Shows & Panels
Shows & Panels
- The 2014 Big Picture on Cyber Security
- AFCEA Answers
- American Readiness: Renewable Power and Efficiency Technologies
- Ask the CIO
- Building the Hybrid Cloud
- Connected Government: How to Build and Procure Network Services for the Future
- Continuing Diagnostics and Mitigation: Discussion of Progress and Next Steps
- Delivering the Digital Government Mission
- Federal Executive Forum
- Federal News Radio's National Cyber Security Awareness Month Special Panel Discussion
- Federal Tech Talk
- The Future of Government Data Centers
- The Future of IT: How CIOs Can Enable the Service-Oriented Enterprise
- Government Perspectives on Mobility and the Cloud
- The Intersection: Where Technology Meets Transformation
- Maximizing ROI Through Data Center Consolidation
- Mitigating Insider Threats in Virtual & Cloud Environments
- Modern Mission Critical Series
- The New Generation of Database
- Reimagining the Next Generation of Government
- Targeting Advanced Threats: Proven Methods from Detection through Remediation
- Transformative Technology: Desktop Virtualization in Government
- The Truth About IT Opex and Software Defined Networking
- Air Traffic Management Transformation Report
- Cloud First Report
- General Dynamics IT Enterprise Center
- Gov Cloud Minute
- Government in Technology Series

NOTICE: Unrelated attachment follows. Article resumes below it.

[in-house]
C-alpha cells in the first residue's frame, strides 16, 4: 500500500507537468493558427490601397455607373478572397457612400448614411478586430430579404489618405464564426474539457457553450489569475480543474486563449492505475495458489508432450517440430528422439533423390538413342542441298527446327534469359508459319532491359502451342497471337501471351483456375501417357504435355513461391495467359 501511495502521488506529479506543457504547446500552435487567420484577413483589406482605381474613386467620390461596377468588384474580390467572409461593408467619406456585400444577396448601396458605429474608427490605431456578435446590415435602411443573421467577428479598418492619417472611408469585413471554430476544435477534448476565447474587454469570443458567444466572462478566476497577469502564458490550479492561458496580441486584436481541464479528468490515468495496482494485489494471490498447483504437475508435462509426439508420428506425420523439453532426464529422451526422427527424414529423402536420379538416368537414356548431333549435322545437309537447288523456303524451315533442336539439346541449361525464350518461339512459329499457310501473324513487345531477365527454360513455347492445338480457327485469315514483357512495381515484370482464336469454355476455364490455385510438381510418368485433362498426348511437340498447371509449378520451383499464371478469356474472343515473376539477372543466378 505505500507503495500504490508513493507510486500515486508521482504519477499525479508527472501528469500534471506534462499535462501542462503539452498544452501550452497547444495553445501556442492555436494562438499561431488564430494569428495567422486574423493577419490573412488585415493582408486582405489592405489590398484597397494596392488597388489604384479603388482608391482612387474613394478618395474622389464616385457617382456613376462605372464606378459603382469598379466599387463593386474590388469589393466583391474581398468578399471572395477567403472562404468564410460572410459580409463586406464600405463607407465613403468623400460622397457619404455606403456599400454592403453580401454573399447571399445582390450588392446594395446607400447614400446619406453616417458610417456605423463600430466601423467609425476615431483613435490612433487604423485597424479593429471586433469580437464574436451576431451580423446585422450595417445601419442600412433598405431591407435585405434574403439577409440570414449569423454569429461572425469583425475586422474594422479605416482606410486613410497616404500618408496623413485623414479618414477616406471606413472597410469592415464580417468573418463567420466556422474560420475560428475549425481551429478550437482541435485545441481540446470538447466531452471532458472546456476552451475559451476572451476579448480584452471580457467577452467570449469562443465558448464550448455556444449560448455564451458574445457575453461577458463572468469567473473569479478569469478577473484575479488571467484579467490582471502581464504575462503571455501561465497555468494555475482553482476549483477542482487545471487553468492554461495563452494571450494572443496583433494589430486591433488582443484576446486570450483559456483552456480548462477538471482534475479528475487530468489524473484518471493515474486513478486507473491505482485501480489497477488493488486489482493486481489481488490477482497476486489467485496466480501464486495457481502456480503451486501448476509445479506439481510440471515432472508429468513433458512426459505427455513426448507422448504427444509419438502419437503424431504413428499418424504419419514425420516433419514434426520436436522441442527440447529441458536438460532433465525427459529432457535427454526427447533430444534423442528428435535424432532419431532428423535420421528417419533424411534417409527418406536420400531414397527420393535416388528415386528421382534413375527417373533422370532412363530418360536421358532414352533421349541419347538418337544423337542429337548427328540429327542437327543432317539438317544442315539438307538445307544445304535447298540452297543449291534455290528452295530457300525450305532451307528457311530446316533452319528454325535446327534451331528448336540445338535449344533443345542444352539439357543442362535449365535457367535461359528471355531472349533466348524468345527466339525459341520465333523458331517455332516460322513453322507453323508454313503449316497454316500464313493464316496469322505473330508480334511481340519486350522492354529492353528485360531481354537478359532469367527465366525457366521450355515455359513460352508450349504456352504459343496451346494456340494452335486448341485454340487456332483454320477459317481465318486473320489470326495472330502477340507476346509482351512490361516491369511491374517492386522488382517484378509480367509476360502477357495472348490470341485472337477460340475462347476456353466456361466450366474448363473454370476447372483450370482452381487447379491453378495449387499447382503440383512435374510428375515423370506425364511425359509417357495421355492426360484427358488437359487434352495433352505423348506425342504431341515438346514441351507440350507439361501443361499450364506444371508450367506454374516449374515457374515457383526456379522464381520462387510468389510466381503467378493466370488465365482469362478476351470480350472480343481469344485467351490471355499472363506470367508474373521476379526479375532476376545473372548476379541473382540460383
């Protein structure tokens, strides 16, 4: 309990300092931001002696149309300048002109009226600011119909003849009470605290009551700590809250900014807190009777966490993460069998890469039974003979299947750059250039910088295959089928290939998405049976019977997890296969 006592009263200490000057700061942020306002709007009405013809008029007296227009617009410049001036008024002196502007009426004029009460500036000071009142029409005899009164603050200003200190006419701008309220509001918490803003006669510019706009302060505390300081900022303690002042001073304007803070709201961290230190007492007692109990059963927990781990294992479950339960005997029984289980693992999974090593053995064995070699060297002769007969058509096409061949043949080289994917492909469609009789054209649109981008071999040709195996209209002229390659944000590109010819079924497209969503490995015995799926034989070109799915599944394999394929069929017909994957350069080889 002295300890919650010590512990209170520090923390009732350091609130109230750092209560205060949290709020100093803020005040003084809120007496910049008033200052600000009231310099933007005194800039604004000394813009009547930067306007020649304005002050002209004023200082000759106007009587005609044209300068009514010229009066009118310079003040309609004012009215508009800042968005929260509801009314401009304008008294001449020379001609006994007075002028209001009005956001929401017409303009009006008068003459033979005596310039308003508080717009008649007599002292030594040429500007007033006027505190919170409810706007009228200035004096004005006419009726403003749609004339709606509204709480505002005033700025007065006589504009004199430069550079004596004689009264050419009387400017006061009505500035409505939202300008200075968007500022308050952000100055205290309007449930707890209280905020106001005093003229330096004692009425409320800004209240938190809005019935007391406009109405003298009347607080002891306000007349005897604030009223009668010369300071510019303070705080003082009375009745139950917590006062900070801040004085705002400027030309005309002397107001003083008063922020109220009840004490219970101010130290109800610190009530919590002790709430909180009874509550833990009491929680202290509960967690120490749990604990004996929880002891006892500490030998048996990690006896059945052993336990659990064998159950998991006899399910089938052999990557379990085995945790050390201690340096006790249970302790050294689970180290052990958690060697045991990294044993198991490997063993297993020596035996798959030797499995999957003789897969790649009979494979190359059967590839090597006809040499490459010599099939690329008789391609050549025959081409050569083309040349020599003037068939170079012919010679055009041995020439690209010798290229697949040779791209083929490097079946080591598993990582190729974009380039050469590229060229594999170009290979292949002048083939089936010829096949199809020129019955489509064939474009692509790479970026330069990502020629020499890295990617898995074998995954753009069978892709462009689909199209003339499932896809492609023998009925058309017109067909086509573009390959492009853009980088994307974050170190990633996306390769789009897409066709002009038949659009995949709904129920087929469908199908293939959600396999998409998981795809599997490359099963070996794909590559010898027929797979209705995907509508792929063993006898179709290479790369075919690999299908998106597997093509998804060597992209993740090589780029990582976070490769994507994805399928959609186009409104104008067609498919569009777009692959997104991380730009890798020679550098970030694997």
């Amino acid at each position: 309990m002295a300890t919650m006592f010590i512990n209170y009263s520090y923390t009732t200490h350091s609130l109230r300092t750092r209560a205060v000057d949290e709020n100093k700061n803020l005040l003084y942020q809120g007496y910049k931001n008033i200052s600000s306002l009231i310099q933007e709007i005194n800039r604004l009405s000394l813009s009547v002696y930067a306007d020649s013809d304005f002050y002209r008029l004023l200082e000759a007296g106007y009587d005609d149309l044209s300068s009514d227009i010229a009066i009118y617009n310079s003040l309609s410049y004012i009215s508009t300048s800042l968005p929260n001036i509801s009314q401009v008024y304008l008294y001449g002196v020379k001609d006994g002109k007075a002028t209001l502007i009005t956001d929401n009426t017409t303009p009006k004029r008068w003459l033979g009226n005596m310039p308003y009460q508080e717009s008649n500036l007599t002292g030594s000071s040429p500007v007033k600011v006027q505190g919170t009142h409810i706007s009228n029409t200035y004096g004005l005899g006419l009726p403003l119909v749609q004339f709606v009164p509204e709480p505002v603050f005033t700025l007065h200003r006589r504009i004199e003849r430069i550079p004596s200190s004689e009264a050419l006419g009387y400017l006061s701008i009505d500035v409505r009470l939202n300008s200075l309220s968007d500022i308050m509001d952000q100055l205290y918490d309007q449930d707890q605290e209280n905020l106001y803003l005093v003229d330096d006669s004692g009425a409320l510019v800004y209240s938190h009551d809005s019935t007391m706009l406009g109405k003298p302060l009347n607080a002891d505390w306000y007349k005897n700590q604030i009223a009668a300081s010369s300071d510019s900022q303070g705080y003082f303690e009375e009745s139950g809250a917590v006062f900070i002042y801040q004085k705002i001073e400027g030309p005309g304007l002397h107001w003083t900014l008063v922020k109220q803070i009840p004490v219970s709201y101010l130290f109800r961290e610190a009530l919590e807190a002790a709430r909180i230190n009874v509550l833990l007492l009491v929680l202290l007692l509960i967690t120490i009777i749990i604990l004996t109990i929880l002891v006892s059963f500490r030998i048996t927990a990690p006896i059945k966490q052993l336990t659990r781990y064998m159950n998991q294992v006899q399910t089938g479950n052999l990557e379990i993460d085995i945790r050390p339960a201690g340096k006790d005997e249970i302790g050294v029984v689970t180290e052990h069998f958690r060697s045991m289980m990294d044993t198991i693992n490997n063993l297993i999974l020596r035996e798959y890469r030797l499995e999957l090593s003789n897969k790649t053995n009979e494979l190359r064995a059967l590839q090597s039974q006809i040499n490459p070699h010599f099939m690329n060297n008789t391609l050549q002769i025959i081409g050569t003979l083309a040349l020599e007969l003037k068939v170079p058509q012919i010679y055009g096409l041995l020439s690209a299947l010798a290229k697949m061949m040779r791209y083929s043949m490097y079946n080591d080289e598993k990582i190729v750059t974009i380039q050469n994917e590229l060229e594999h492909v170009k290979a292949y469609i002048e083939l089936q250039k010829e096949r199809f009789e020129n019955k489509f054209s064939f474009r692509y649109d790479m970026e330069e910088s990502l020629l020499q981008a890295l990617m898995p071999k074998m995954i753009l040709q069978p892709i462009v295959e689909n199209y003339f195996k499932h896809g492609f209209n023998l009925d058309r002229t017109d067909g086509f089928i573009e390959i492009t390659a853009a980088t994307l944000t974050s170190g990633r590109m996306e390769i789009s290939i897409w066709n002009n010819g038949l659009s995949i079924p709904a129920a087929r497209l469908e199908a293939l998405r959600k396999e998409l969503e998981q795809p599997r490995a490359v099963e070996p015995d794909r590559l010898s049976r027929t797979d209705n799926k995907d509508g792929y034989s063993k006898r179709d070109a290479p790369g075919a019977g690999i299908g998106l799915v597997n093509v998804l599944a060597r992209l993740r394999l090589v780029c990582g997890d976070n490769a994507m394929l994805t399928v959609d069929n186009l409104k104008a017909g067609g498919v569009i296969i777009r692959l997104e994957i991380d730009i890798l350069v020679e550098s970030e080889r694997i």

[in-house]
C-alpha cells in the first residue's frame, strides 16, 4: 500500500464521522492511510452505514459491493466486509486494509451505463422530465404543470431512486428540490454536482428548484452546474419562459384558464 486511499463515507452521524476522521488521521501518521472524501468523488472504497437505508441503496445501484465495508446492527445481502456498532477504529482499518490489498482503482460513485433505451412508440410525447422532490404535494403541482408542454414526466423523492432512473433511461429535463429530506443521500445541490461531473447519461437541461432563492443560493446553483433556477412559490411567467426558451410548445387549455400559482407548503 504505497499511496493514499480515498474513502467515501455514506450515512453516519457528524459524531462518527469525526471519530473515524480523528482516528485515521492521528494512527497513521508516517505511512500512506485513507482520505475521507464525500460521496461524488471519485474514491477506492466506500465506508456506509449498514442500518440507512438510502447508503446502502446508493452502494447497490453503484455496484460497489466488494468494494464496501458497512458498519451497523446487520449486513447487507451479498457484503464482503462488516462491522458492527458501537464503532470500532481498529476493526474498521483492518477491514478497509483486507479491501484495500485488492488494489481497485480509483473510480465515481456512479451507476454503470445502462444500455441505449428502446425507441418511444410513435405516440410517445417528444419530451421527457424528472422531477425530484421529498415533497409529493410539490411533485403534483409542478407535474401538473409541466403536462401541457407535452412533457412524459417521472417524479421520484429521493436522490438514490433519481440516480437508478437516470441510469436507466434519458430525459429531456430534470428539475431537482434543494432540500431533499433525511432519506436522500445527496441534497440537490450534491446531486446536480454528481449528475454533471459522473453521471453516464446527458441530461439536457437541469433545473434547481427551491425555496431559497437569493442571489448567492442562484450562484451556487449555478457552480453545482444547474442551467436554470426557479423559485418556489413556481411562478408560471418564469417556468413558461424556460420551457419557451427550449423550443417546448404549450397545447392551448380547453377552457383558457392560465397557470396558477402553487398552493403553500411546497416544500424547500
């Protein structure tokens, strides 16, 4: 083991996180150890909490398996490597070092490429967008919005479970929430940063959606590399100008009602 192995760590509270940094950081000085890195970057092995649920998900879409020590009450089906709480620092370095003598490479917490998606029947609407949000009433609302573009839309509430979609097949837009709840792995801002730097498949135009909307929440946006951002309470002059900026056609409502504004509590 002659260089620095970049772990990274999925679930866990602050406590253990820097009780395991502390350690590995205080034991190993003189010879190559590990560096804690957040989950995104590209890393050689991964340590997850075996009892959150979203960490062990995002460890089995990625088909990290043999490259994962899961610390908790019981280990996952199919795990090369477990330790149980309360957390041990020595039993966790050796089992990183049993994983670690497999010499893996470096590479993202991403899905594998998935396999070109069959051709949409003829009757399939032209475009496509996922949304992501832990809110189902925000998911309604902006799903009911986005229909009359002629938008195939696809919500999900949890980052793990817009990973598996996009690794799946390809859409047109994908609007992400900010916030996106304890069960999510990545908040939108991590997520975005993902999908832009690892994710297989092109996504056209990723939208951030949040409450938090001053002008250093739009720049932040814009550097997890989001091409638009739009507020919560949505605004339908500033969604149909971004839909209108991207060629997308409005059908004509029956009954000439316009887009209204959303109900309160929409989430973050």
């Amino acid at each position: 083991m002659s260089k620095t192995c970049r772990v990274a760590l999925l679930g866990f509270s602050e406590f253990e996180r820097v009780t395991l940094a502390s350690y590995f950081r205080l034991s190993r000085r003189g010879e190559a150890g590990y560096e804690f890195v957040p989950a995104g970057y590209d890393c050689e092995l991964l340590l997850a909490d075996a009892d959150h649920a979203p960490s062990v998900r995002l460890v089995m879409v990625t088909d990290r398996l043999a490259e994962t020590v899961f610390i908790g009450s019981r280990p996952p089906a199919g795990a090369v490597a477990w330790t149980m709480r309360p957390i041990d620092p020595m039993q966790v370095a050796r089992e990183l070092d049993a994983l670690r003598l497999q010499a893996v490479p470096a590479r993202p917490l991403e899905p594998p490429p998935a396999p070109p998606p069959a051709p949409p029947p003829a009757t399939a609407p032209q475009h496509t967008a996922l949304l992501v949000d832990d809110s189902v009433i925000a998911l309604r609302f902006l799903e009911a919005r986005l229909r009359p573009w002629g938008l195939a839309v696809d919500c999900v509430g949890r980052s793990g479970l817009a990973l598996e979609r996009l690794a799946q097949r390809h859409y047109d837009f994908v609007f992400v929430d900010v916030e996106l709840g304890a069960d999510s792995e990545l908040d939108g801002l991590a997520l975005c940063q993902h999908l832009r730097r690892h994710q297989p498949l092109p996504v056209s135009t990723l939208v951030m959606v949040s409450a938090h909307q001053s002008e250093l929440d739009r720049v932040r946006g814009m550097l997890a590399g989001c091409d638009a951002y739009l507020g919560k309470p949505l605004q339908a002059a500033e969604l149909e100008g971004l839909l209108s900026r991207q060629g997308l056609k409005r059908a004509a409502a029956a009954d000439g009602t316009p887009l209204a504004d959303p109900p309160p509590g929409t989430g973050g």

- Homeland Security Cybersecurity Market Report
- National Cybersecurity Awareness Month
- Technology Insights
- The Cyber Security Report
- The Next Generation Cyber Security Experts
Shows & Panels
Why talented officers are leaving the military
Monday - 1/24/2011, 4:56pm EST
The military is losing its best and brightest -- and it's not because of the money.
At DoD, the biggest reason for people leaving is the "massive bureacracy" that treats everyone as equals, said Tim Kane, economist with the Kauffman Foundation.
Kane conducted a survey of 250 West Point graduates and found that 93 percent believe that half or more of "the best officers leave the military early rather than serving a full career."
Retention is not just a Defense Department problem. Government overall needs to do more to keep its top talent, said a January report from the Partnership for Public Service. Kane offers some suggestions that perhaps other agencies can use as well.
In the military, people are "promoted lockstep" according to the year they enter the service, Kane said. This system does not recognize top talent. Kane said the military could introduce meritocracy by allowing local commanders to hire their officers.
The military can also take a lesson from the private sector by implementing "360 degree reviews" where peers and subordinates review the employee as well, he said.
"I think you'll see a lot of entrepreneurial leaders flourish in a system like that," Kane said.
Another challenge to retaining top talent is the military's lack of flexibility for re-entering the service.
"One of the ridiculous things about the military is, it's like the priesthood, once you leave, you can never come back," Kane said.
The military could be missing out on opportunities to keep future leaders. A 2006 study by Korn/Ferry International found that a veteran is three times more likely to become a CEO than a civilian is.
"My nightmare is that we've lost a David Petraeus," Kane said.
Read Kane's article in the Atlantic.